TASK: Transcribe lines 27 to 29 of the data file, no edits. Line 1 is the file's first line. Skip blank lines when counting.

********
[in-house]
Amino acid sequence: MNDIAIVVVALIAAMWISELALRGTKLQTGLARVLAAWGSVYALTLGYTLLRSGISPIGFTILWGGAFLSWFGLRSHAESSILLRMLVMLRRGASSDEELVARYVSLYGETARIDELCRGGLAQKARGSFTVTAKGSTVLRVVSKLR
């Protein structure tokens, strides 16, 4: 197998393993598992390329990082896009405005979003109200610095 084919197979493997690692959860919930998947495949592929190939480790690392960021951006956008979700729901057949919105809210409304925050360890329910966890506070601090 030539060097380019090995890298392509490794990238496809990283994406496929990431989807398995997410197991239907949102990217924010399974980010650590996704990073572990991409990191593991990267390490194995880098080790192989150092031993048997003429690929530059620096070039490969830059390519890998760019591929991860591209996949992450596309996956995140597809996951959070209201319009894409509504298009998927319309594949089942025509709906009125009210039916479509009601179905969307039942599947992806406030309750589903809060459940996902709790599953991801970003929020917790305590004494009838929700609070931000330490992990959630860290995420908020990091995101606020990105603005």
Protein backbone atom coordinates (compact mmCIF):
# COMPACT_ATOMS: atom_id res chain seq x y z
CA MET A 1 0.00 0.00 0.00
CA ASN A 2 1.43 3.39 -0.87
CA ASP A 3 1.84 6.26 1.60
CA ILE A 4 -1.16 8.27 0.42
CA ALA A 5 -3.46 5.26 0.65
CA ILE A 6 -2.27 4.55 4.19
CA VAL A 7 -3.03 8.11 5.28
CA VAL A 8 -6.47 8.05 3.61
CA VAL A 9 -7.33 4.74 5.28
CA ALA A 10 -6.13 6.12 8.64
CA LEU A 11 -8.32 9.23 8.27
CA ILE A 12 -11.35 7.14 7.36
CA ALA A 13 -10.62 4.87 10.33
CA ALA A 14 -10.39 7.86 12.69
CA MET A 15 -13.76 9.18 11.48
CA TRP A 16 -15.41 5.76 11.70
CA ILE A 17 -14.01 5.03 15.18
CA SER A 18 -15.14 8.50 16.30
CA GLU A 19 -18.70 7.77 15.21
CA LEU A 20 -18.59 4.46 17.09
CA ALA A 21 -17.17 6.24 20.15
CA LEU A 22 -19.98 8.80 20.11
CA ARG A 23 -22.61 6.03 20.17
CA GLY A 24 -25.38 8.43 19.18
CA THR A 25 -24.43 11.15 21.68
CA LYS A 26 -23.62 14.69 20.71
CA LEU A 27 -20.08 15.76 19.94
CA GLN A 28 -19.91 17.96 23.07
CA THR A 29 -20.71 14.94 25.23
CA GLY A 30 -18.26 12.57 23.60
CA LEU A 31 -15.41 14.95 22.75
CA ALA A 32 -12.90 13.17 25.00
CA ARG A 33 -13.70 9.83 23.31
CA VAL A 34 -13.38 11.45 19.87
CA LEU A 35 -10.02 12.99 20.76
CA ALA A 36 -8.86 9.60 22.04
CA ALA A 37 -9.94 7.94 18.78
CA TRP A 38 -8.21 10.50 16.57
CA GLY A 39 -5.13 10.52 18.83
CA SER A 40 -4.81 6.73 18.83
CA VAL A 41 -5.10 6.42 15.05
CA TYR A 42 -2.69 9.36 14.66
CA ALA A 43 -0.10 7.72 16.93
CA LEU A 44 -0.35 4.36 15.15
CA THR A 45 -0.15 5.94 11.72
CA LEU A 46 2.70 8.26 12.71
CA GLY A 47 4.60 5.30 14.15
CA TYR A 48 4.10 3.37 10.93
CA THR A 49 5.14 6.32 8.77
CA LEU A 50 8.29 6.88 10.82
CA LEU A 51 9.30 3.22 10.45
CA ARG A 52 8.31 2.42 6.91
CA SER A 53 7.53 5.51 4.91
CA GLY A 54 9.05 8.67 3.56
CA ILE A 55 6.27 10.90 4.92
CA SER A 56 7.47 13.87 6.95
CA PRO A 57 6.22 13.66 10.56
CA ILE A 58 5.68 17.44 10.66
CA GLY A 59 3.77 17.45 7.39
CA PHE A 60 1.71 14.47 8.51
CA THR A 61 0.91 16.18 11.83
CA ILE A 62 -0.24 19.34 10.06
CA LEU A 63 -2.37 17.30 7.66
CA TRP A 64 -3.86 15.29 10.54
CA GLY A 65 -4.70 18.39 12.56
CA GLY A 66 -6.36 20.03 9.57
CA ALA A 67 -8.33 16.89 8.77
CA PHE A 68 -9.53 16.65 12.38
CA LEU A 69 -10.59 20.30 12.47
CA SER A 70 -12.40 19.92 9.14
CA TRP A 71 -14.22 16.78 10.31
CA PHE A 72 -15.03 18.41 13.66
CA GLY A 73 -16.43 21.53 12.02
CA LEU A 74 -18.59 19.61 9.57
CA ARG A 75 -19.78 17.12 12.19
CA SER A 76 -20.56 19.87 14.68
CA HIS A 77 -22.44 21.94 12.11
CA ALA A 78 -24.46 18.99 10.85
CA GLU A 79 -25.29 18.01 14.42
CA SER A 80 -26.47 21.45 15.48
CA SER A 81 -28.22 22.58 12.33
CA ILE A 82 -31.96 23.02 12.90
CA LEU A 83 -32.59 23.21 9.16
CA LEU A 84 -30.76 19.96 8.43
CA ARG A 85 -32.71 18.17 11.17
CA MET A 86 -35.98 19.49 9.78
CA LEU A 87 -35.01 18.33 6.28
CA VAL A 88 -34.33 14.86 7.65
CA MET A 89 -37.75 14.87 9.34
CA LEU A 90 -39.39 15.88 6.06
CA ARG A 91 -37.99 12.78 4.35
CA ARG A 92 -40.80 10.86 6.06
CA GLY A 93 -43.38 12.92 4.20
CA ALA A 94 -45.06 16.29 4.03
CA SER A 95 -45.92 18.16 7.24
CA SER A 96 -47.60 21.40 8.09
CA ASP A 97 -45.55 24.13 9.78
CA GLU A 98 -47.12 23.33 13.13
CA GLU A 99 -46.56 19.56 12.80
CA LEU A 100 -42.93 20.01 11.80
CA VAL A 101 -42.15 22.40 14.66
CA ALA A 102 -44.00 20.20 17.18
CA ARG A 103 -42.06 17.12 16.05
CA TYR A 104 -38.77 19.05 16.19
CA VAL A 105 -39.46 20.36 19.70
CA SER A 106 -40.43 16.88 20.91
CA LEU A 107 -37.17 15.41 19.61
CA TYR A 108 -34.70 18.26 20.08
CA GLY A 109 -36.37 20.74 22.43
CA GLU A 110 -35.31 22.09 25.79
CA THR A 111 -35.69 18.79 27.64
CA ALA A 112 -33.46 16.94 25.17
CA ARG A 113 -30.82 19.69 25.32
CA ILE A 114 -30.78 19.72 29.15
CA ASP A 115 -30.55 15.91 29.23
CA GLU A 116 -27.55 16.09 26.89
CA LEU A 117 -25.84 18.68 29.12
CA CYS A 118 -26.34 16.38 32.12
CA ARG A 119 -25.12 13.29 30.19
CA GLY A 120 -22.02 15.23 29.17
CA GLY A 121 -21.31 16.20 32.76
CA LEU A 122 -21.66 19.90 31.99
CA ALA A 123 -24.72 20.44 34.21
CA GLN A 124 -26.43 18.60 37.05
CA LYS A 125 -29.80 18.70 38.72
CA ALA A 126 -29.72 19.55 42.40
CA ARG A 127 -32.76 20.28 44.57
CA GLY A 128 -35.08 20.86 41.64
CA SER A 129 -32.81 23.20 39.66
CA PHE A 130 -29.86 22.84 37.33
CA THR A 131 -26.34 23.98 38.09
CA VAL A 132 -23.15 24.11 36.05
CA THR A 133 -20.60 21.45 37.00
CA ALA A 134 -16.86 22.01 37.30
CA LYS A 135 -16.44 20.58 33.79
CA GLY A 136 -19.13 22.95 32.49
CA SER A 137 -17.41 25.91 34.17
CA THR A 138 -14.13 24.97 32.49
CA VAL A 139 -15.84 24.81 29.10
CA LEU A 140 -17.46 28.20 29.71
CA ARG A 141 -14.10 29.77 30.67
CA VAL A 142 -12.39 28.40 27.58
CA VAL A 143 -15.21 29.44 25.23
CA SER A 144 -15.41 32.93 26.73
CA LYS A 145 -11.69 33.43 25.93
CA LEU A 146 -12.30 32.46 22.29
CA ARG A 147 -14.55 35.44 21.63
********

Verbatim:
CA LEU A 22 -19.98 8.80 20.11
CA ARG A 23 -22.61 6.03 20.17
CA GLY A 24 -25.38 8.43 19.18